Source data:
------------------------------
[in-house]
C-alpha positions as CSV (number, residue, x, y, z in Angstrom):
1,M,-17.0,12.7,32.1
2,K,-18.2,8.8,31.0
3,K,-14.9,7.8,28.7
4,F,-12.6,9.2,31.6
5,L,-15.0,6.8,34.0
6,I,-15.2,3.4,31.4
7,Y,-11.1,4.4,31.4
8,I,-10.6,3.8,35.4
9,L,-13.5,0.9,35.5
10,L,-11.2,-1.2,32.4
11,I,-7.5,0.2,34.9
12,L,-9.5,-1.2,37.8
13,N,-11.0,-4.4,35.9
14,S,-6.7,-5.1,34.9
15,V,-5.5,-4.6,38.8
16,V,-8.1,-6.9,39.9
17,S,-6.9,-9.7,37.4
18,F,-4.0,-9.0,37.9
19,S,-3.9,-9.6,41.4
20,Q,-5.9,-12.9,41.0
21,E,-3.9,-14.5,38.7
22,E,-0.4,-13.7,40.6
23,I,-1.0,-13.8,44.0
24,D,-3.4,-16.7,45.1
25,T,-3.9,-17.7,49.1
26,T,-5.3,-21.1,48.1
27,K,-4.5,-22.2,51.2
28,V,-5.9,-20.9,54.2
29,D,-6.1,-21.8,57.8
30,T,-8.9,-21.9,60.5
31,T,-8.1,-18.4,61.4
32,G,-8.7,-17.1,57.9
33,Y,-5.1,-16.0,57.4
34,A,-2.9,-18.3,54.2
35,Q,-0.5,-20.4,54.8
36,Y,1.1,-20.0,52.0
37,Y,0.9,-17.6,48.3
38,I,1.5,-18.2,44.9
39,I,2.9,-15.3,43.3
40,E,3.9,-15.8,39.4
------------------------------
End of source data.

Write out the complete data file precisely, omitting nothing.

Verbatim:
[in-house]
C-alpha positions as CSV (number, residue, x, y, z in Angstrom):
1,M,-17.0,12.7,32.1
2,K,-18.2,8.8,31.0
3,K,-14.9,7.8,28.7
4,F,-12.6,9.2,31.6
5,L,-15.0,6.8,34.0
6,I,-15.2,3.4,31.4
7,Y,-11.1,4.4,31.4
8,I,-10.6,3.8,35.4
9,L,-13.5,0.9,35.5
10,L,-11.2,-1.2,32.4
11,I,-7.5,0.2,34.9
12,L,-9.5,-1.2,37.8
13,N,-11.0,-4.4,35.9
14,S,-6.7,-5.1,34.9
15,V,-5.5,-4.6,38.8
16,V,-8.1,-6.9,39.9
17,S,-6.9,-9.7,37.4
18,F,-4.0,-9.0,37.9
19,S,-3.9,-9.6,41.4
20,Q,-5.9,-12.9,41.0
21,E,-3.9,-14.5,38.7
22,E,-0.4,-13.7,40.6
23,I,-1.0,-13.8,44.0
24,D,-3.4,-16.7,45.1
25,T,-3.9,-17.7,49.1
26,T,-5.3,-21.1,48.1
27,K,-4.5,-22.2,51.2
28,V,-5.9,-20.9,54.2
29,D,-6.1,-21.8,57.8
30,T,-8.9,-21.9,60.5
31,T,-8.1,-18.4,61.4
32,G,-8.7,-17.1,57.9
33,Y,-5.1,-16.0,57.4
34,A,-2.9,-18.3,54.2
35,Q,-0.5,-20.4,54.8
36,Y,1.1,-20.0,52.0
37,Y,0.9,-17.6,48.3
38,I,1.5,-18.2,44.9
39,I,2.9,-15.3,43.3
40,E,3.9,-15.8,39.4